When life gives you lemons, make lemonade. This may sound glib, but in these troubled times of lockdown, all we can actually do is make the best of it. I miss being out in busy places and chatting face-to-face, but I’m phoning people more and seeking out long lost friends. All my plans have been cancelled, but I’m catching up on must-see movies and I can tour the museums of the world without leaving my sofa. Everything is closed, but I can still go out running and walking and riding through the woods on an old bike.
Whether we are all alone or squashed together, working or not, worried or relaxed, everything has changed and this feels deeply unsettling for everyone I know. The death rates are mind-boggling. How will we get out of this? What was true last year is now nonsense, things we now know to be true were unthinkable a few months ago, and nobody has a clue what the world will look like once coronavirus is under control (if it ever is under control). People are finding comfort in simple pleasures like reading, doing jigsaws, knitting, cooking, taking long baths, maintaining a steady supply of chocolate, giving each other shoulder massages, listening to the Desert Island Discs back catalogue on BBC iPlayer. This is all good.
But, many of us have a nagging suspicion that, somehow, we should be ‘self-improving’ in lockdown. This is not so good. Social media has just found another way to make us feel guilty and inadequate. If I see on Facebook that my friend has dug a new flower bed, I’m thrilled for her — but if I read an article that says everybody should be self-improving by becoming a master sourdough-baker, or learning Portuguese, or finishing their novel, or recreating the Hanging Gardens of Babylon on their balcony, I just want to cry. Because, for so many people, this bizarre situation is simply about survival. People are losing their loved ones, they are losing their jobs and businesses, their support networks, their homes, hopes and identities, and their delicately-balanced states of mental and emotional wellbeing. Making the best of it comes in many different flavours nowadays.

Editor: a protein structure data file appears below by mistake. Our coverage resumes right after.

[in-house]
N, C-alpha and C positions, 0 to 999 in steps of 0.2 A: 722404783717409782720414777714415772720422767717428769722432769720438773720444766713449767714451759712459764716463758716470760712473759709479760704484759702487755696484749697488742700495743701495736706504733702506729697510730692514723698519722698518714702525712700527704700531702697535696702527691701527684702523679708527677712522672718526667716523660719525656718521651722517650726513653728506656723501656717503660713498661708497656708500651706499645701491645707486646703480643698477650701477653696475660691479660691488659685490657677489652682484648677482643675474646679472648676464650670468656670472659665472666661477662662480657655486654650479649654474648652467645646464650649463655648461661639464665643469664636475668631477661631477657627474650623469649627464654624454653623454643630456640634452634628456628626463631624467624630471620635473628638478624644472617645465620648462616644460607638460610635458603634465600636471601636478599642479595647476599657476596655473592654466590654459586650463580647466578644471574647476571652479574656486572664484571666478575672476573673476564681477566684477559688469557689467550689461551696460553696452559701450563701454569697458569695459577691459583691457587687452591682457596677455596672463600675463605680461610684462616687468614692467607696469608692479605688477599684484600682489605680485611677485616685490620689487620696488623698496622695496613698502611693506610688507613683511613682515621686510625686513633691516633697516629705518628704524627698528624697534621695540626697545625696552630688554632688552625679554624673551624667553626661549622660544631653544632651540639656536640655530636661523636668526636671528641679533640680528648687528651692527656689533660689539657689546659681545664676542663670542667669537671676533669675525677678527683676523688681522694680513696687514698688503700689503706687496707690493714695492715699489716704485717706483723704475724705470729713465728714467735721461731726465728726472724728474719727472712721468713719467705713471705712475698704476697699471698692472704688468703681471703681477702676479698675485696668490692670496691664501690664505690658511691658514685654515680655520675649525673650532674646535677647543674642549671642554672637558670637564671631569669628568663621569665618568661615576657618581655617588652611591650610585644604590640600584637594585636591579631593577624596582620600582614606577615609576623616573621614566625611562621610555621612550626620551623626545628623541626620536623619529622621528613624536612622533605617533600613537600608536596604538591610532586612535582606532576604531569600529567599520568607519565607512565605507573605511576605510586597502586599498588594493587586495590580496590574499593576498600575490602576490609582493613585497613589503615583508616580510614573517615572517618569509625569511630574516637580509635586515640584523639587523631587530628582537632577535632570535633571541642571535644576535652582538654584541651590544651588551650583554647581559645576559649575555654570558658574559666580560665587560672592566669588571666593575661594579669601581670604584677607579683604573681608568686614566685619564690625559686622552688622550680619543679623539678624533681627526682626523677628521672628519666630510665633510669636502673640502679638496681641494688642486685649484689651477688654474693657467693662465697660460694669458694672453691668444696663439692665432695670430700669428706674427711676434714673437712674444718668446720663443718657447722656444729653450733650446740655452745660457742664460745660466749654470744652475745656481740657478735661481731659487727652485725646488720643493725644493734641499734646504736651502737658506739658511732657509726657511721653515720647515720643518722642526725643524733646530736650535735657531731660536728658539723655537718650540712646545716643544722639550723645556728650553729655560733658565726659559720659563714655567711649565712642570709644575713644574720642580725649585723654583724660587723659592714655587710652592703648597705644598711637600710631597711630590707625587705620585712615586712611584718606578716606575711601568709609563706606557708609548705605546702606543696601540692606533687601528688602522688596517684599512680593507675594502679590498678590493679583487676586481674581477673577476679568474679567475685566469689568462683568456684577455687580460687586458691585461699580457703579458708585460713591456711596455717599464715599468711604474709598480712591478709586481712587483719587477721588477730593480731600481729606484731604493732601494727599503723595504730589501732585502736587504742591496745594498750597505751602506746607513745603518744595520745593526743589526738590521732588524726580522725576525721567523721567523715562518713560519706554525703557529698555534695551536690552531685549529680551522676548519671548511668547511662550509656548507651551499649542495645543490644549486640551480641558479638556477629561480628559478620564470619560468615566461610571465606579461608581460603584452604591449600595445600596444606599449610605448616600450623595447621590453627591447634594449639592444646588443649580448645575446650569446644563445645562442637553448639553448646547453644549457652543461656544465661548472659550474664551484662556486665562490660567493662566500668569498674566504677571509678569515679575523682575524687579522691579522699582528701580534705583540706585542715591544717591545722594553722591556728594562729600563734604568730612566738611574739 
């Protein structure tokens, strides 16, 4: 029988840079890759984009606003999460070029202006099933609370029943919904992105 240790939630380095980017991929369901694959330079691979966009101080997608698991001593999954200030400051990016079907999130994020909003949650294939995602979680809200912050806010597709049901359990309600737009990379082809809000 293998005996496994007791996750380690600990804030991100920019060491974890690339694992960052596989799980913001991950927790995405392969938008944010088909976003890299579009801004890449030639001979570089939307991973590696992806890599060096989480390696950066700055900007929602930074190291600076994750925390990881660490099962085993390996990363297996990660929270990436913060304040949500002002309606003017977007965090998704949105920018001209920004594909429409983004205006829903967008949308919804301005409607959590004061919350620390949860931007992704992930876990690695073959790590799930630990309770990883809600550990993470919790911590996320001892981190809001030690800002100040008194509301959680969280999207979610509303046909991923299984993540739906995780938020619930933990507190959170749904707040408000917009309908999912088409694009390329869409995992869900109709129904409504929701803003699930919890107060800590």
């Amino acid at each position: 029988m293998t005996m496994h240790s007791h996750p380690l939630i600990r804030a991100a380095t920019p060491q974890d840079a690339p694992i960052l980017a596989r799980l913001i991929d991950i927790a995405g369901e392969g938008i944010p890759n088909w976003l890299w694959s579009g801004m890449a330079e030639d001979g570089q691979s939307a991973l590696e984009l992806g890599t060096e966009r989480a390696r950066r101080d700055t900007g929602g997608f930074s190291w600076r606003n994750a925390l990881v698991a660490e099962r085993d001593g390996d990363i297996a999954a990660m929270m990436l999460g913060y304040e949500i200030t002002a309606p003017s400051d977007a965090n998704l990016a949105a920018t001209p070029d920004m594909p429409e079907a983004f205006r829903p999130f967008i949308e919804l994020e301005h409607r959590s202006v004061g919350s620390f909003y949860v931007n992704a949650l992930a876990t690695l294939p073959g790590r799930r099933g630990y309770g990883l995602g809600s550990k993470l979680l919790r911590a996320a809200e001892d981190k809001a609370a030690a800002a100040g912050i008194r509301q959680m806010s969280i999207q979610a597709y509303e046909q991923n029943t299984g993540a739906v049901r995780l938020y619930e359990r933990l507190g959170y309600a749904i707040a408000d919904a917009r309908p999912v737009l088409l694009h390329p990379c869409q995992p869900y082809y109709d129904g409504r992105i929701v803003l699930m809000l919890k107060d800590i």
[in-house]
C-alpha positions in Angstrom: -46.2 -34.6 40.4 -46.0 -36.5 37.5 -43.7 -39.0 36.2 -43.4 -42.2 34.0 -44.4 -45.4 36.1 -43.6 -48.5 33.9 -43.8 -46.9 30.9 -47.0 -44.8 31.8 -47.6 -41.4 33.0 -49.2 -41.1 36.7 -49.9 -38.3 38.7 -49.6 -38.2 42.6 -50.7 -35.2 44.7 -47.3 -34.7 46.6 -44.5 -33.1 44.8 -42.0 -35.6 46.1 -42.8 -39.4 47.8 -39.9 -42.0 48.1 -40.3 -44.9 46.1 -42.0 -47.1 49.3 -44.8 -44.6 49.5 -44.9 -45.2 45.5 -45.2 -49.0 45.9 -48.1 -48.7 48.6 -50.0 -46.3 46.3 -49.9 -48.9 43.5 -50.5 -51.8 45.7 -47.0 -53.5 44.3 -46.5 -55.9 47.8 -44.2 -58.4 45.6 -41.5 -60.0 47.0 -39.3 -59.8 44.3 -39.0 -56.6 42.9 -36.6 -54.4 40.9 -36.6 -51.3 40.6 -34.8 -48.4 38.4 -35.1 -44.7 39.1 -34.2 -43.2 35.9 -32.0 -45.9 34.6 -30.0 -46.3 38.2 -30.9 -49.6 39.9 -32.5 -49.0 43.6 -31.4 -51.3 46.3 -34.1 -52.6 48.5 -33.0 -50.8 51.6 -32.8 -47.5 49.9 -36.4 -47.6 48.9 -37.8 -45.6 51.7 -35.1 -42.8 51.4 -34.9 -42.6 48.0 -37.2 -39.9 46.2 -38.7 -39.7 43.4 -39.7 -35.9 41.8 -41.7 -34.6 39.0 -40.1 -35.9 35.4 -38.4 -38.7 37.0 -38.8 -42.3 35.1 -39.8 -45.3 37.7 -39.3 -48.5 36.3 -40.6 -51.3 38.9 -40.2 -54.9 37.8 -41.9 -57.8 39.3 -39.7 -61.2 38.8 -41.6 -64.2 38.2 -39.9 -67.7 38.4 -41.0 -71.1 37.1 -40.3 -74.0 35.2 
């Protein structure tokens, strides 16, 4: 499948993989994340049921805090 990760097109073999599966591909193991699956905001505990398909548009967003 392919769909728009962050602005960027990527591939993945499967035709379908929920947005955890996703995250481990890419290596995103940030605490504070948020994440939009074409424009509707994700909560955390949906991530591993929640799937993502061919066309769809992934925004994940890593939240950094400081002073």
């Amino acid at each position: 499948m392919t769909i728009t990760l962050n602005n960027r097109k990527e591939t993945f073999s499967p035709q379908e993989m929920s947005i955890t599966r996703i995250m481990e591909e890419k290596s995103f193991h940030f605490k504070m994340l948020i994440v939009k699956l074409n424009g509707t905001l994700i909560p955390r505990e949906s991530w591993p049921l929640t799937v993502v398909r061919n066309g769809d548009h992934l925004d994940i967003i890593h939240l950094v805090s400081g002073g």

I have more time on my hands than usual and I am enjoying the headspace, the extra sleep and being with my family, despite my low-level Armageddon anxiety. For me, a brief respite from the quiet, structureless days came in the form of a two-hour life-drawing class hosted by Jo Harris of The Henley School of Art, which is now running online instead of in the studio. The session consisted of 30 artists of all different abilities coming together via the miracle of Zoom, with Jo leading, and Bella (the professional life-drawing model with tumbling blond hair and beautifully drawable curves) posing for us in her own home. We warmed up with some short poses, sitting, lying down and standing up, and we then had a quick break before two longer poses.
We could all see each other during the session, but for most of the time it was just Bella on the screen, with the rest of us muted so that we could listen to our own music while we worked. Drawing is an absorbing and single-minded activity – you can’t think about the humdrum when you’re trying to figure out how long someone’s arm is compared to the width of their belly, and you’re trying to get the angles and the face and the shapes just right. I was so absorbed in my drawing that I completely forgot about coronavirus, I forgot about all the other artists, and I even forgot to drink my tea. At the end, a few artists held up their work and others asked questions about materials and commented on the lovely lines and fabulous shading. But it didn’t really matter if what we had produced was any good or not because this wasn’t about self-improvement, it was all about creativity and connection.
Life-drawing is obviously better in the studio, but we aren’t allowed to go there. So, this was a masterclass in not being defeated, in making the best of it, in taking them lemons and making lemonade.